By Hugh Ashton
The lack of legroom for wining and dining has some companies looking for alternatives.
Anyone who has had extended connections with Japanese companies will recognize the following scenario: turn up at a Tokyo hotel at about 6.30 p.m., in company with a few hundred dark-suited male middle managers, and listen to speeches delivered by several hosting executives standing in front of a banner declaring the purpose of the gathering. After 20 minutes of this, bottles of beer are opened, the magic word “Kanpai!” is shouted, and the hordes attack the fried chicken and sushi provided as a buffet. At a precisely defined hour, usually quite early, the hotel staff stop refilling glasses and start politely but firmly ushering the guests to the door, where coats are collected and trains caught back to the suburbs.
Such is the traditional face of mass corporate entertainment in Japan, but according to Patricia Elleven of Fireworks Inc., who specialize in what is termed in the trade as “experiential marketing,” and the rest of us know as “corporate events,” this is changing.
“Not only do Japanese companies see foreign companies here in Japan adopting more adventurous event marketing strategies, including the provision of entertainment, but their own management return from overseas assignments and ask ‘why can’t we do things like we saw being done overseas?” she explains. However, she says there are many obstacles to overcome, and location, being a primary element of any event, is the first hurdle to be leapt. In Tokyo, outside the circuit of the major hotels’ large banquet/entertainment spaces and some larger event facilities, there are really very few places where it is possible to entertain a few hundred people for an extended event and theme it appropriately. Hotels are often wary of attempts to “brand” an event, says Elleven, quoting one such occasion some years ago where clear plastic tubes filled with backlit bubbling water were to be placed around the floor, much to the horror of the hotel, who eventually allowed their placement. Elleven says that even tents for such occasions must conform to building, rather than temporary structure codes.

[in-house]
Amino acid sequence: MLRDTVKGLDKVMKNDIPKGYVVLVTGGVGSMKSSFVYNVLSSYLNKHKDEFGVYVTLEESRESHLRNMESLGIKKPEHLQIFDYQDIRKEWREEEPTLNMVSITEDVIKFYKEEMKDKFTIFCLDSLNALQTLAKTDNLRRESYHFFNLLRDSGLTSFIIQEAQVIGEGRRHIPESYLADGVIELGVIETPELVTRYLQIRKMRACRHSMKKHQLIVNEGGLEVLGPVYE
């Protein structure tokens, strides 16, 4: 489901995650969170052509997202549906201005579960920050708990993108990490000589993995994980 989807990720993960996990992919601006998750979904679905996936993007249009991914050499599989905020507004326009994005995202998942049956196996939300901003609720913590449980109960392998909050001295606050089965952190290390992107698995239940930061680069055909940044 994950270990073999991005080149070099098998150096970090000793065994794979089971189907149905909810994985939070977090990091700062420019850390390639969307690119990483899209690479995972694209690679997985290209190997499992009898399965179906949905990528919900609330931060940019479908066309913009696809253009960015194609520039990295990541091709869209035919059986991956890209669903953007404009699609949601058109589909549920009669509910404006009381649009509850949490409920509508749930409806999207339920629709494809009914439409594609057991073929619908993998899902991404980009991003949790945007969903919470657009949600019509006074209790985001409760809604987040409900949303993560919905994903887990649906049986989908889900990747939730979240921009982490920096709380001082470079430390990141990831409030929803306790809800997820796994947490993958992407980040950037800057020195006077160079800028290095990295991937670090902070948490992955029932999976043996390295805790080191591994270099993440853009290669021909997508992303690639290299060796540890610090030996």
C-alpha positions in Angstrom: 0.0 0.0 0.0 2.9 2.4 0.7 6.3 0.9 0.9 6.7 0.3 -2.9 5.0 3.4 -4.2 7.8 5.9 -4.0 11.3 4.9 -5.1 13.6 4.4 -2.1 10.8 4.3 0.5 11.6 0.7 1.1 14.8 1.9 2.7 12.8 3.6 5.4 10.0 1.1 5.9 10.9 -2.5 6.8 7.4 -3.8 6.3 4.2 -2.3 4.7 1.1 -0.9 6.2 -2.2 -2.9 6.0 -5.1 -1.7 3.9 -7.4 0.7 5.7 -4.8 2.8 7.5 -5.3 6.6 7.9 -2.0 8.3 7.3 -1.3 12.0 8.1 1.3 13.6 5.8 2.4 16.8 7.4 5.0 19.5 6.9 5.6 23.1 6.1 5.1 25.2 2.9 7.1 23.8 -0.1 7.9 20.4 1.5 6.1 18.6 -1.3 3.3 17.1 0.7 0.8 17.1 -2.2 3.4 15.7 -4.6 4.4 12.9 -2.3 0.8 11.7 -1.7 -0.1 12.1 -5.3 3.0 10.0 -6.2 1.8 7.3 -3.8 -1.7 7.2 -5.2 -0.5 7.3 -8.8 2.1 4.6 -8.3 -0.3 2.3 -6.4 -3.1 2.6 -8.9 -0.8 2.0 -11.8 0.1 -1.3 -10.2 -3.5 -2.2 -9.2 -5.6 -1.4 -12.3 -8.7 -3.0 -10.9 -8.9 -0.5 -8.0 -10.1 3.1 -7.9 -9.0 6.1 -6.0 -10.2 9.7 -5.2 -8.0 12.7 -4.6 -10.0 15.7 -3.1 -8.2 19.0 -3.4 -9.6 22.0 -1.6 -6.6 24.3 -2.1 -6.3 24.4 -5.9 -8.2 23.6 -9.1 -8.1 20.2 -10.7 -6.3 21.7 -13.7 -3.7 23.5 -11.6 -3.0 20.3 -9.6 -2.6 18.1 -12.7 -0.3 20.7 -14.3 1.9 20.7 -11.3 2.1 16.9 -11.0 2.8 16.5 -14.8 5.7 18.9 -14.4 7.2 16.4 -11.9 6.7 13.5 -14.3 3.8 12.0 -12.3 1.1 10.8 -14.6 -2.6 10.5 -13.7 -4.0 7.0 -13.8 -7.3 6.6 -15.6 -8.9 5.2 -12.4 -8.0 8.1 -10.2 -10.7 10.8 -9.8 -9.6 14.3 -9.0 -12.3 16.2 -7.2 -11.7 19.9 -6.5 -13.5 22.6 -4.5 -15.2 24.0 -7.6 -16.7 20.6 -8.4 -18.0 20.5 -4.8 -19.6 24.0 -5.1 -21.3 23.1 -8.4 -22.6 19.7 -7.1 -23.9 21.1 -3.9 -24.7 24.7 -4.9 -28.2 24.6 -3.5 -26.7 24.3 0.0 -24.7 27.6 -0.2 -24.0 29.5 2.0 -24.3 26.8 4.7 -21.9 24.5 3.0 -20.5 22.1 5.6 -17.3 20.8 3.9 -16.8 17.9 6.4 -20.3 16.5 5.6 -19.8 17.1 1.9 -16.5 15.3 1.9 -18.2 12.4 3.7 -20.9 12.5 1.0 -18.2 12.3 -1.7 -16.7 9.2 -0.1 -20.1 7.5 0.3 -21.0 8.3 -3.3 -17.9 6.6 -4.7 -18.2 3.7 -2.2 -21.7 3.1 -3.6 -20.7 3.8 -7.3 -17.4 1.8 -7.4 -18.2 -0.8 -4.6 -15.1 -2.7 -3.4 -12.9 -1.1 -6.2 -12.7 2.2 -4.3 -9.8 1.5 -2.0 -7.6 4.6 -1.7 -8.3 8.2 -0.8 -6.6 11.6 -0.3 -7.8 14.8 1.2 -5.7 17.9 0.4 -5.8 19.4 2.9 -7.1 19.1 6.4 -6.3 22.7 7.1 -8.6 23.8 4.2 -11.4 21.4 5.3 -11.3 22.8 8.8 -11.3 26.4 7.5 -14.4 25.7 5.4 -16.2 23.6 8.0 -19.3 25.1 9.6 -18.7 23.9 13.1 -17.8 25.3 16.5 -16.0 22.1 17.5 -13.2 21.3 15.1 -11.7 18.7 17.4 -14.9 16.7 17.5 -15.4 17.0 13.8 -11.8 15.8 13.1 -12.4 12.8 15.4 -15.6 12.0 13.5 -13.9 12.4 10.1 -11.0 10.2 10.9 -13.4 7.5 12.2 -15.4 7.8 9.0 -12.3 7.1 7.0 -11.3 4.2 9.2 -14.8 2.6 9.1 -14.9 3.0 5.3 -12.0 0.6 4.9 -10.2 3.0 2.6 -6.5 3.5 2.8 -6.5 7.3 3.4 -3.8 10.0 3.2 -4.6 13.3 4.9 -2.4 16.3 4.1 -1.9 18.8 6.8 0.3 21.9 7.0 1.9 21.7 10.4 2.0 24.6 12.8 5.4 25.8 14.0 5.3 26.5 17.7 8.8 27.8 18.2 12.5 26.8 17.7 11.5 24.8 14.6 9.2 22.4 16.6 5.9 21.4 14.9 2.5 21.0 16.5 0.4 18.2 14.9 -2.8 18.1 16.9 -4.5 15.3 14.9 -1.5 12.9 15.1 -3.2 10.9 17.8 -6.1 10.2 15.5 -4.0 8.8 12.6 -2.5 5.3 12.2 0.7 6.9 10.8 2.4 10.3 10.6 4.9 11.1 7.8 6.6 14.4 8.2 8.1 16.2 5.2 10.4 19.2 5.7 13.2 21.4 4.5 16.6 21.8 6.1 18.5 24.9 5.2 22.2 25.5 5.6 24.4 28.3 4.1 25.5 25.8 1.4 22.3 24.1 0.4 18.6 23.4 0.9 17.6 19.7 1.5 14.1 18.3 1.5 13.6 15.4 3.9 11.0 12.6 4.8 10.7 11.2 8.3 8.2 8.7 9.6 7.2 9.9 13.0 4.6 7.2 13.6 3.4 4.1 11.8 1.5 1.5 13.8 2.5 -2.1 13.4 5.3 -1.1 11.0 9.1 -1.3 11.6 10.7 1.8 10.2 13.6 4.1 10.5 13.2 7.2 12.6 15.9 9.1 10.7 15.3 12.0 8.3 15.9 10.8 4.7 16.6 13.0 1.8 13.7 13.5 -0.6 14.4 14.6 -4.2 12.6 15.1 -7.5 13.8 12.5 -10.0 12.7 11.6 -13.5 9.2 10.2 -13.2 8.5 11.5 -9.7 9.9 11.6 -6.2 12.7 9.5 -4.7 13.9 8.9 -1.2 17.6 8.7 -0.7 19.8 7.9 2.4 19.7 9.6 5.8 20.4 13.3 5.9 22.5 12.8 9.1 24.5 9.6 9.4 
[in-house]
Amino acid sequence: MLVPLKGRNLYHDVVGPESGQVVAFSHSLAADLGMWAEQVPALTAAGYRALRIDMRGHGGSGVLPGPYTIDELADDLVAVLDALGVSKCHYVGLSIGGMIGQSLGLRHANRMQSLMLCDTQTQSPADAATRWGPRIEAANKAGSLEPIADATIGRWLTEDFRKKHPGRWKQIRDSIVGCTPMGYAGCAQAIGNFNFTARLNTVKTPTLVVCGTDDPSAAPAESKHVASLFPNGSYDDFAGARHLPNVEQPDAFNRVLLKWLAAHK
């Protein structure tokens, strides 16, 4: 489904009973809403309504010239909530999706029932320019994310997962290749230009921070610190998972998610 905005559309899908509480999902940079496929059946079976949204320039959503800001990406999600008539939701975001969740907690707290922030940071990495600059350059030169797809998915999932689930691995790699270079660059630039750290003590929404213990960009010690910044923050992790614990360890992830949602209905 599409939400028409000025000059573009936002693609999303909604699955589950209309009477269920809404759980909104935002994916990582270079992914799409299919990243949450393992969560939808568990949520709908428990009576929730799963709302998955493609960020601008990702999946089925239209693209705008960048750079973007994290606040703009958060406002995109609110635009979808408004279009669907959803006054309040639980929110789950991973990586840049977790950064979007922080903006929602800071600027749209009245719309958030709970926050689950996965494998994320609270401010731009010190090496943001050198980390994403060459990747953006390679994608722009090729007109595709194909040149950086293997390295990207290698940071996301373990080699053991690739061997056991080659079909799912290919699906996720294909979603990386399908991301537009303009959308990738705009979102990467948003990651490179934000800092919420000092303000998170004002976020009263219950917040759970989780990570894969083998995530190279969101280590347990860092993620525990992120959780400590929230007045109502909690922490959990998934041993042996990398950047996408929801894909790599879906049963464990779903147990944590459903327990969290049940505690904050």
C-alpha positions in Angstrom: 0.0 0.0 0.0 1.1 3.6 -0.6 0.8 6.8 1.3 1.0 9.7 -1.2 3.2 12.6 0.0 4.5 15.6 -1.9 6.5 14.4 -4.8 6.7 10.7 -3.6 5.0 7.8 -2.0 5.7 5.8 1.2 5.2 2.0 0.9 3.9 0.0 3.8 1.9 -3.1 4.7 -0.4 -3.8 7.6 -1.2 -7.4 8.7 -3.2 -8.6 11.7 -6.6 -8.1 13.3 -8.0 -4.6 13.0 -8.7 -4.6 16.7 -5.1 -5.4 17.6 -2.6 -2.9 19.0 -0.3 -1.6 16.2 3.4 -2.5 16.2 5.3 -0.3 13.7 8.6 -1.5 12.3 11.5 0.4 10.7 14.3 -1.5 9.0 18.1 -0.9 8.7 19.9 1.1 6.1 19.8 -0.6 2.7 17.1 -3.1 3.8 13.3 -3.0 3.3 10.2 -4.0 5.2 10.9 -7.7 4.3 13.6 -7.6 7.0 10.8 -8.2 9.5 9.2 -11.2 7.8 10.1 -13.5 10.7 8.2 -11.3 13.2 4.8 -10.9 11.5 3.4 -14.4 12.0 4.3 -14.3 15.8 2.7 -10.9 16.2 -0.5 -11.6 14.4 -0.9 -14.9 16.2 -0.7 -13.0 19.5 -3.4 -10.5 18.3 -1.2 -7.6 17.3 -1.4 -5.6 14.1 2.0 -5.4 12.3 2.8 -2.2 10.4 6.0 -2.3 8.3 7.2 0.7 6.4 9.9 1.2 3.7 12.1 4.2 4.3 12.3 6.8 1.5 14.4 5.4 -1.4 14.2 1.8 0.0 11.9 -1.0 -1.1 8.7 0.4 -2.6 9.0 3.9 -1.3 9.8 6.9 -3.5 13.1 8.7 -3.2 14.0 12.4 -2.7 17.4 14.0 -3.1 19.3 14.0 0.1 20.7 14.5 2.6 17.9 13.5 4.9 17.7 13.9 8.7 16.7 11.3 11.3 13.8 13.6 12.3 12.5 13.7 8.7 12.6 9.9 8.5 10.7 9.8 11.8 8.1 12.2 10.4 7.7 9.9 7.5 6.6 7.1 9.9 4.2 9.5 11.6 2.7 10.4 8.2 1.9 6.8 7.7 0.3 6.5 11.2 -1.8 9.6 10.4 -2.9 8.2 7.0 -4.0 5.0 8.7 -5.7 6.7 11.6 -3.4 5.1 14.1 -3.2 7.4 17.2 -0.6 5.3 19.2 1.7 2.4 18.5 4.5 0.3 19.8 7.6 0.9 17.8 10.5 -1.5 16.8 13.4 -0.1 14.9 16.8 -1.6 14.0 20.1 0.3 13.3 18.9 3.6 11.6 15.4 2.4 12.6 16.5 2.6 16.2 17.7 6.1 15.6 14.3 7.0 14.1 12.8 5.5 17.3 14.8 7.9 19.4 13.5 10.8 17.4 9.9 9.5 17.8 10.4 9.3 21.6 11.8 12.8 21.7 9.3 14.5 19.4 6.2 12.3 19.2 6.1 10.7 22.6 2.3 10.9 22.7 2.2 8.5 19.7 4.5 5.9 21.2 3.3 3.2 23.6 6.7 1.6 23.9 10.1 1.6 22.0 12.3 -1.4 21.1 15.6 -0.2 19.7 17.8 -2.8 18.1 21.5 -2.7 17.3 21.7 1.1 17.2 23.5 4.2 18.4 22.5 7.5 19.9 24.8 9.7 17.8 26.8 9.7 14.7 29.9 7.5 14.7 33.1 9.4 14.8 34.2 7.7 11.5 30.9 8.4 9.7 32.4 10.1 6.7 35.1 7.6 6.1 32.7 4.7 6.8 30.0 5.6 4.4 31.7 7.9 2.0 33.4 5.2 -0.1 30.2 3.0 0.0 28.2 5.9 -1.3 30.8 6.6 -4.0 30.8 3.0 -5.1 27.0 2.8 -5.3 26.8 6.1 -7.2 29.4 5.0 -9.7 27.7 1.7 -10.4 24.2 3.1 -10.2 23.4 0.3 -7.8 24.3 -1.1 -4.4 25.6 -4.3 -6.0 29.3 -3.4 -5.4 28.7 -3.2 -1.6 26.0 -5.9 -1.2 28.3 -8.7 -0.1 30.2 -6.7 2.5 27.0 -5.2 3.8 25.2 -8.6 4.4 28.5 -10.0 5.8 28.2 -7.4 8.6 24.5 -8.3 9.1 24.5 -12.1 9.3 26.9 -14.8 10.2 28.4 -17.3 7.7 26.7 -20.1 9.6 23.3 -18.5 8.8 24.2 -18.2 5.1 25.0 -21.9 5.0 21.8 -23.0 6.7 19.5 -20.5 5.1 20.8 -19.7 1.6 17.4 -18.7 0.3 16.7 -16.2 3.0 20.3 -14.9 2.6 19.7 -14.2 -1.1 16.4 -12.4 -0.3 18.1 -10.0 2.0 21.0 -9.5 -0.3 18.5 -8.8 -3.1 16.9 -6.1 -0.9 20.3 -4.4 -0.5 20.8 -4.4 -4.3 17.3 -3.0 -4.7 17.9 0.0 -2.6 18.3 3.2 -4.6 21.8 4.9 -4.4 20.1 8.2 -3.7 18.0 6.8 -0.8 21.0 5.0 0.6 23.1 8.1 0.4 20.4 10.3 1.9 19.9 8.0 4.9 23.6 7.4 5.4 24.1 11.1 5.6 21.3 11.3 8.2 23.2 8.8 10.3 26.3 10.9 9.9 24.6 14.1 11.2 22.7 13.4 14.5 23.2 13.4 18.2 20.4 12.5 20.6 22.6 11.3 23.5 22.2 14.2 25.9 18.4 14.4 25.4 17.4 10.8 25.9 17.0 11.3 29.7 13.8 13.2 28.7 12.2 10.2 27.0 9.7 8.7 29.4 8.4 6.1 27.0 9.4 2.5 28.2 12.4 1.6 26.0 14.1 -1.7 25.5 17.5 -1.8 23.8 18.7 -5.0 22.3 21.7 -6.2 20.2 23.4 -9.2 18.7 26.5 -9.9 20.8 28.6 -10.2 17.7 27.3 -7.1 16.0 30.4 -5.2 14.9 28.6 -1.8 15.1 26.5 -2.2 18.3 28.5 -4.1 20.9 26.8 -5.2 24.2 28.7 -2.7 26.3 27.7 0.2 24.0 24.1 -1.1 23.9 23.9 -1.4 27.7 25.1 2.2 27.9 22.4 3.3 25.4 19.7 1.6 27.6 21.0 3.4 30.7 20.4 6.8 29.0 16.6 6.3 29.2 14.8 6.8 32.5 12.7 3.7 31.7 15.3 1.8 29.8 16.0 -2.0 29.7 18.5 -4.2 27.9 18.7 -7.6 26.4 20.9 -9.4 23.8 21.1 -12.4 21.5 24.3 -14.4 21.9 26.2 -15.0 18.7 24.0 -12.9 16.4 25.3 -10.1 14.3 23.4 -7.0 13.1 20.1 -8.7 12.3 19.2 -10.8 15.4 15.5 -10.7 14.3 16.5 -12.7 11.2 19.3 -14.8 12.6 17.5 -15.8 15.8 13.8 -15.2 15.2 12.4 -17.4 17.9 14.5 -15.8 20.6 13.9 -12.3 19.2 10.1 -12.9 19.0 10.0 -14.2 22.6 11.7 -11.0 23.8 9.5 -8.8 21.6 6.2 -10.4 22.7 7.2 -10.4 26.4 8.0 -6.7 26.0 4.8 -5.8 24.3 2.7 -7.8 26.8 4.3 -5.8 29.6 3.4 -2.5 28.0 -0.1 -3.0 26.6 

Prime Tokyo hotel space is limited, complains a corporate communications executive at a foreign company in Tokyo. “If I was asked in August to organize an event for a few hundred people before Christmas, I could probably get it done, but it would probably end up being a Monday afternoon at 3pm, and we’d have to be out of there at 5pm sharp.” Although it is possible to privately rent an area of Tokyo’s Disneyland for an hour or so, Disney rules and regulations apply (for example, no event “uniforms” such as caps or happi coats are allowed). In addition, travel outside the Tokyo metropolitan district is subject to unknown variables, and can seriously disrupt event schedules.